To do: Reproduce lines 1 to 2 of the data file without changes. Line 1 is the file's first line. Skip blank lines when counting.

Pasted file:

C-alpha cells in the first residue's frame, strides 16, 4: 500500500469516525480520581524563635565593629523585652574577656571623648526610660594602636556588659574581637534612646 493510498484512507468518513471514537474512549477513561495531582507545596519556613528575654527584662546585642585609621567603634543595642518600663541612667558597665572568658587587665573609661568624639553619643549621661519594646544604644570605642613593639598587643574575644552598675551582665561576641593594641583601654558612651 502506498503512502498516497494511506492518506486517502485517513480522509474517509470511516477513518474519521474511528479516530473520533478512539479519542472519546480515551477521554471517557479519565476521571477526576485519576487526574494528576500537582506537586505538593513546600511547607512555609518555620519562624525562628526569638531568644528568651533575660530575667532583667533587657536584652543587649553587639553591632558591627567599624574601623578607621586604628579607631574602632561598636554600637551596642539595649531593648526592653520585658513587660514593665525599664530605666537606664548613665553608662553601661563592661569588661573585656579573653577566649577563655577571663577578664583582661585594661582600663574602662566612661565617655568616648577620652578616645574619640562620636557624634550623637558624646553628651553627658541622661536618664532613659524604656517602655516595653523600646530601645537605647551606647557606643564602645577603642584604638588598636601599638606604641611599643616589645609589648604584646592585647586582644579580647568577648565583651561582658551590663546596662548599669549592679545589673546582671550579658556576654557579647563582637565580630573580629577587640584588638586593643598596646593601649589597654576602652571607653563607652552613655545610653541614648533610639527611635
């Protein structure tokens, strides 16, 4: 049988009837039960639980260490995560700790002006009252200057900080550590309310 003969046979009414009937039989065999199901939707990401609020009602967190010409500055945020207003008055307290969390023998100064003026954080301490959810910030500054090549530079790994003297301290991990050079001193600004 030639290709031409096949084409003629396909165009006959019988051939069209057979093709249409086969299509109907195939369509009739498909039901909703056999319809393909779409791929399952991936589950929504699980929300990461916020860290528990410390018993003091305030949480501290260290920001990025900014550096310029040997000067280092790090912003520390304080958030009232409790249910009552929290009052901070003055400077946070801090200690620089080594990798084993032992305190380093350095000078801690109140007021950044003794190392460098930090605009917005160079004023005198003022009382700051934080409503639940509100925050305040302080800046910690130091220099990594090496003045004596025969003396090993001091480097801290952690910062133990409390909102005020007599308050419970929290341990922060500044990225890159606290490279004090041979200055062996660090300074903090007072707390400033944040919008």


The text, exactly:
C-alpha cells in the first residue's frame, strides 16, 4: 500500500469516525480520581524563635565593629523585652574577656571623648526610660594602636556588659574581637534612646 493510498484512507468518513471514537474512549477513561495531582507545596519556613528575654527584662546585642585609621567603634543595642518600663541612667558597665572568658587587665573609661568624639553619643549621661519594646544604644570605642613593639598587643574575644552598675551582665561576641593594641583601654558612651 502506498503512502498516497494511506492518506486517502485517513480522509474517509470511516477513518474519521474511528479516530473520533478512539479519542472519546480515551477521554471517557479519565476521571477526576485519576487526574494528576500537582506537586505538593513546600511547607512555609518555620519562624525562628526569638531568644528568651533575660530575667532583667533587657536584652543587649553587639553591632558591627567599624574601623578607621586604628579607631574602632561598636554600637551596642539595649531593648526592653520585658513587660514593665525599664530605666537606664548613665553608662553601661563592661569588661573585656579573653577566649577563655577571663577578664583582661585594661582600663574602662566612661565617655568616648577620652578616645574619640562620636557624634550623637558624646553628651553627658541622661536618664532613659524604656517602655516595653523600646530601645537605647551606647557606643564602645577603642584604638588598636601599638606604641611599643616589645609589648604584646592585647586582644579580647568577648565583651561582658551590663546596662548599669549592679545589673546582671550579658556576654557579647563582637565580630573580629577587640584588638586593643598596646593601649589597654576602652571607653563607652552613655545610653541614648533610639527611635
């Protein structure tokens, strides 16, 4: 049988009837039960639980260490995560700790002006009252200057900080550590309310 003969046979009414009937039989065999199901939707990401609020009602967190010409500055945020207003008055307290969390023998100064003026954080301490959810910030500054090549530079790994003297301290991990050079001193600004 030639290709031409096949084409003629396909165009006959019988051939069209057979093709249409086969299509109907195939369509009739498909039901909703056999319809393909779409791929399952991936589950929504699980929300990461916020860290528990410390018993003091305030949480501290260290920001990025900014550096310029040997000067280092790090912003520390304080958030009232409790249910009552929290009052901070003055400077946070801090200690620089080594990798084993032992305190380093350095000078801690109140007021950044003794190392460098930090605009917005160079004023005198003022009382700051934080409503639940509100925050305040302080800046910690130091220099990594090496003045004596025969003396090993001091480097801290952690910062133990409390909102005020007599308050419970929290341990922060500044990225890159606290490279004090041979200055062996660090300074903090007072707390400033944040919008």